After case of bird flu, U.S. bars poultry from British Columbia


Nation Digest

November 22, 2005

WASHINGTON -- The United States banned poultry from mainland British Columbia yesterday because of a case of bird flu, though Canadian officials said it wasn't the virulent form in Southeast Asia blamed for more than 60 human deaths.

The governments of Taiwan, Japan and Hong Kong indicated they would take similar action.

The Canadian Food Inspection Agency said Sunday that a duck at a commercial poultry farm in British Columbia had tested positive for bird flu. The virus was a low-pathogenic North American form that doesn't kill poultry and is not a threat to people, officials said.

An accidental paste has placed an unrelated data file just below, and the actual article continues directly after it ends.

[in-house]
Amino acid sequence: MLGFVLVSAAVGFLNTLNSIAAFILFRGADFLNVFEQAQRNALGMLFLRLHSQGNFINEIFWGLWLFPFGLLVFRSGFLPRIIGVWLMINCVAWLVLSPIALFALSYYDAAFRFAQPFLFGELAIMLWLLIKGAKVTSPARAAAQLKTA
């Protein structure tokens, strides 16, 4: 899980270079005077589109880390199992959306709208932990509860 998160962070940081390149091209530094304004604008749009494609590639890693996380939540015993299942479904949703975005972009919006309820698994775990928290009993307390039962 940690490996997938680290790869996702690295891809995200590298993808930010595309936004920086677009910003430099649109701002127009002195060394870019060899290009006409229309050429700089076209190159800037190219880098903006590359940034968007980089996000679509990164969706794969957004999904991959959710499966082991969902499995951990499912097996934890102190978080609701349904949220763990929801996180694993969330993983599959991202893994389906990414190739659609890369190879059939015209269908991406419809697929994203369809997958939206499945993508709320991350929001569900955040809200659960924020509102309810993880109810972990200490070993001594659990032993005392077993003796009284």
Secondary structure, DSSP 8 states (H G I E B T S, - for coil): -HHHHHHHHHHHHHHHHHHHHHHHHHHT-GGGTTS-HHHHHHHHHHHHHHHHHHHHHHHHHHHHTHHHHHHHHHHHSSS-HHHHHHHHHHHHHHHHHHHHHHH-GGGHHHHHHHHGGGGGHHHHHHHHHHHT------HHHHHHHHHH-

The virulent form of bird flu in Asia has not been found in the U.S. and is only now spreading into Eastern Europe. Authorities there say that cooking kills the virus; health officials in the United States say that eating properly handled and cooked poultry is safe.

Canadian officials plan to report to the United States within 24 hours, according to Canada's chief veterinary officer, Dr. Brian Evans.

Associated Press

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